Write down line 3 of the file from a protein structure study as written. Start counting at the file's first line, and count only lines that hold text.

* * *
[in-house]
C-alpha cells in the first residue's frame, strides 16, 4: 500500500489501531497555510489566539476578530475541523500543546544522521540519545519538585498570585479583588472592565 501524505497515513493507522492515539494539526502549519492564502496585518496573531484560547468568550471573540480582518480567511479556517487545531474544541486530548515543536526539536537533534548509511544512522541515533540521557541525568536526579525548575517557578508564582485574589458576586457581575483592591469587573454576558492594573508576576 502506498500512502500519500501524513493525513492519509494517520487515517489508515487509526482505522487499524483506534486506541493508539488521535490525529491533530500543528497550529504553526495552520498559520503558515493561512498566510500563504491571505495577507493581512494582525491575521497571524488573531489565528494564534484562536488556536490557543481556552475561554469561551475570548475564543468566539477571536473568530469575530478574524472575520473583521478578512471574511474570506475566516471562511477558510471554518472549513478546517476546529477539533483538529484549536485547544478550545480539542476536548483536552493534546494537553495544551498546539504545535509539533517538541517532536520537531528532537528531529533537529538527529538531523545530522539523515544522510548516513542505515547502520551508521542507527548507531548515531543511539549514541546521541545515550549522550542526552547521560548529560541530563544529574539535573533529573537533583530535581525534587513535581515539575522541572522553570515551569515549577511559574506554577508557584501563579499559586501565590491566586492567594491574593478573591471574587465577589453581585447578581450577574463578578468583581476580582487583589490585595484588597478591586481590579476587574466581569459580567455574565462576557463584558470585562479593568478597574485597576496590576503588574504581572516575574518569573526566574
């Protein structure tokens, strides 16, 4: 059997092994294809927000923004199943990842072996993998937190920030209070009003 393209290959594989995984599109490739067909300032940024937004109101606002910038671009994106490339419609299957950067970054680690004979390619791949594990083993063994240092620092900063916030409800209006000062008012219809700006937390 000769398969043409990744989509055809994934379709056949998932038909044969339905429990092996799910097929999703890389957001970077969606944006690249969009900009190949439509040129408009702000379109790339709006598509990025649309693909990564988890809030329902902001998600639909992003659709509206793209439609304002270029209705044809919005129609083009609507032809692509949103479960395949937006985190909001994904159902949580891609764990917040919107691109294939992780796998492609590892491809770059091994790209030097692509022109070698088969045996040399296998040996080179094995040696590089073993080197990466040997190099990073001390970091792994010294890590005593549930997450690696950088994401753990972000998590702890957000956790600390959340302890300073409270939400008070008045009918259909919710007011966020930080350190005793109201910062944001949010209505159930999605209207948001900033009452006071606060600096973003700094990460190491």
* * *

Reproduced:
């Protein structure tokens, strides 16, 4: 059997092994294809927000923004199943990842072996993998937190920030209070009003 393209290959594989995984599109490739067909300032940024937004109101606002910038671009994106490339419609299957950067970054680690004979390619791949594990083993063994240092620092900063916030409800209006000062008012219809700006937390 000769398969043409990744989509055809994934379709056949998932038909044969339905429990092996799910097929999703890389957001970077969606944006690249969009900009190949439509040129408009702000379109790339709006598509990025649309693909990564988890809030329902902001998600639909992003659709509206793209439609304002270029209705044809919005129609083009609507032809692509949103479960395949937006985190909001994904159902949580891609764990917040919107691109294939992780796998492609590892491809770059091994790209030097692509022109070698088969045996040399296998040996080179094995040696590089073993080197990466040997190099990073001390970091792994010294890590005593549930997450690696950088994401753990972000998590702890957000956790600390959340302890300073409270939400008070008045009918259909919710007011966020930080350190005793109201910062944001949010209505159930999605209207948001900033009452006071606060600096973003700094990460190491």